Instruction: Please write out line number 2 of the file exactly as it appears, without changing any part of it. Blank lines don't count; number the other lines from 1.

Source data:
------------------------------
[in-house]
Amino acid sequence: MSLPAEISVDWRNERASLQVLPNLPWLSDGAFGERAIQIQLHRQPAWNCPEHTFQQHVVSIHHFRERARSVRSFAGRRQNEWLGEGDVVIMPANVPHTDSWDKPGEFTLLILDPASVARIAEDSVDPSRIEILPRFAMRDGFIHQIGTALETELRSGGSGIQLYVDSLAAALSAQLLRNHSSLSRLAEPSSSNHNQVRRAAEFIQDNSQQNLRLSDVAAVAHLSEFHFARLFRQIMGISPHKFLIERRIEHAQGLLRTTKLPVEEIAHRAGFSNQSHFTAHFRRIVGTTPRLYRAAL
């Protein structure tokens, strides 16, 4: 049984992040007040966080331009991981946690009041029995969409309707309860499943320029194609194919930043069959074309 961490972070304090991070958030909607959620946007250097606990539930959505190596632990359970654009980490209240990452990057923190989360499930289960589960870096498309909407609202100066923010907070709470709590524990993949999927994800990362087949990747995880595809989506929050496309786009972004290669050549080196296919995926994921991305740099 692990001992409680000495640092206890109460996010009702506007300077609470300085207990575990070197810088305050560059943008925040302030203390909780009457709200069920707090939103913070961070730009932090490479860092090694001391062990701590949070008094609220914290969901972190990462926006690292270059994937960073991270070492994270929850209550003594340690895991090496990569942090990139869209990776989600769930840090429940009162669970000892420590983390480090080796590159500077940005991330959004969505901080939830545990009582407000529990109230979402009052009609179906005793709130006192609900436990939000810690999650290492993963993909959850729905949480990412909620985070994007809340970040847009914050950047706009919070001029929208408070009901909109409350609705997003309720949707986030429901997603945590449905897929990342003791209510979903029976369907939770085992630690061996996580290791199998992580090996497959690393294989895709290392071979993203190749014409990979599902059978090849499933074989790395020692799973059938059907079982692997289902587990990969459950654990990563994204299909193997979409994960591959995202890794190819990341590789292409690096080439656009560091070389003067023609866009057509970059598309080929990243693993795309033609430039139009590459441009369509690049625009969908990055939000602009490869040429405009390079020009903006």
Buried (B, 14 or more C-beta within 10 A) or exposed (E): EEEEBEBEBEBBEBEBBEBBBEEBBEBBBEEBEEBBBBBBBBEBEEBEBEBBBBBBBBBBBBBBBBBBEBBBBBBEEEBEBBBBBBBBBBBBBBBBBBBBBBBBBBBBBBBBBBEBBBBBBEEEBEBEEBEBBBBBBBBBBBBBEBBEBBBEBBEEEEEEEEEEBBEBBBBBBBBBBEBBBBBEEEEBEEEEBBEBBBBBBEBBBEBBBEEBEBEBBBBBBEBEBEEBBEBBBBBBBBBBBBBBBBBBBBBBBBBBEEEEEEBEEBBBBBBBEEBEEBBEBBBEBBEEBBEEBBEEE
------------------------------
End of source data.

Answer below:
Amino acid sequence: MSLPAEISVDWRNERASLQVLPNLPWLSDGAFGERAIQIQLHRQPAWNCPEHTFQQHVVSIHHFRERARSVRSFAGRRQNEWLGEGDVVIMPANVPHTDSWDKPGEFTLLILDPASVARIAEDSVDPSRIEILPRFAMRDGFIHQIGTALETELRSGGSGIQLYVDSLAAALSAQLLRNHSSLSRLAEPSSSNHNQVRRAAEFIQDNSQQNLRLSDVAAVAHLSEFHFARLFRQIMGISPHKFLIERRIEHAQGLLRTTKLPVEEIAHRAGFSNQSHFTAHFRRIVGTTPRLYRAAL